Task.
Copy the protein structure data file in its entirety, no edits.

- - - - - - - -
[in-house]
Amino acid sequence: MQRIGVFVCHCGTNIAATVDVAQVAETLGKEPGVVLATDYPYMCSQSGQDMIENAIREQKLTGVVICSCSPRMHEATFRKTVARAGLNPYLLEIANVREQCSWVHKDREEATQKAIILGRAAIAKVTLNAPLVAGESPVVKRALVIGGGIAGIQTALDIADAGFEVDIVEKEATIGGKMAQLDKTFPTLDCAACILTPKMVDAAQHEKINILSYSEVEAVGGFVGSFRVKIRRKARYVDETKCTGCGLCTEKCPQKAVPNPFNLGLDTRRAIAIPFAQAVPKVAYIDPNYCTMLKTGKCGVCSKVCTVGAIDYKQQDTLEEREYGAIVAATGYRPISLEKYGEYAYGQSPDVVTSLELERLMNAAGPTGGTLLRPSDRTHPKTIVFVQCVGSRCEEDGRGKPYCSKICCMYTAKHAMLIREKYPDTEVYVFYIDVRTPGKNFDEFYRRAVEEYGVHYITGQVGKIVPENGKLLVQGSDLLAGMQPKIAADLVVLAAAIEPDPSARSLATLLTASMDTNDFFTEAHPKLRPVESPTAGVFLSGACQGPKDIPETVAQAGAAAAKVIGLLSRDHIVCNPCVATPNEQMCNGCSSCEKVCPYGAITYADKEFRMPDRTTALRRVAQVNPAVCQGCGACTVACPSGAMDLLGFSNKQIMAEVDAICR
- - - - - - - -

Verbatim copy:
[in-house]
Amino acid sequence: MQRIGVFVCHCGTNIAATVDVAQVAETLGKEPGVVLATDYPYMCSQSGQDMIENAIREQKLTGVVICSCSPRMHEATFRKTVARAGLNPYLLEIANVREQCSWVHKDREEATQKAIILGRAAIAKVTLNAPLVAGESPVVKRALVIGGGIAGIQTALDIADAGFEVDIVEKEATIGGKMAQLDKTFPTLDCAACILTPKMVDAAQHEKINILSYSEVEAVGGFVGSFRVKIRRKARYVDETKCTGCGLCTEKCPQKAVPNPFNLGLDTRRAIAIPFAQAVPKVAYIDPNYCTMLKTGKCGVCSKVCTVGAIDYKQQDTLEEREYGAIVAATGYRPISLEKYGEYAYGQSPDVVTSLELERLMNAAGPTGGTLLRPSDRTHPKTIVFVQCVGSRCEEDGRGKPYCSKICCMYTAKHAMLIREKYPDTEVYVFYIDVRTPGKNFDEFYRRAVEEYGVHYITGQVGKIVPENGKLLVQGSDLLAGMQPKIAADLVVLAAAIEPDPSARSLATLLTASMDTNDFFTEAHPKLRPVESPTAGVFLSGACQGPKDIPETVAQAGAAAAKVIGLLSRDHIVCNPCVATPNEQMCNGCSSCEKVCPYGAITYADKEFRMPDRTTALRRVAQVNPAVCQGCGACTVACPSGAMDLLGFSNKQIMAEVDAICR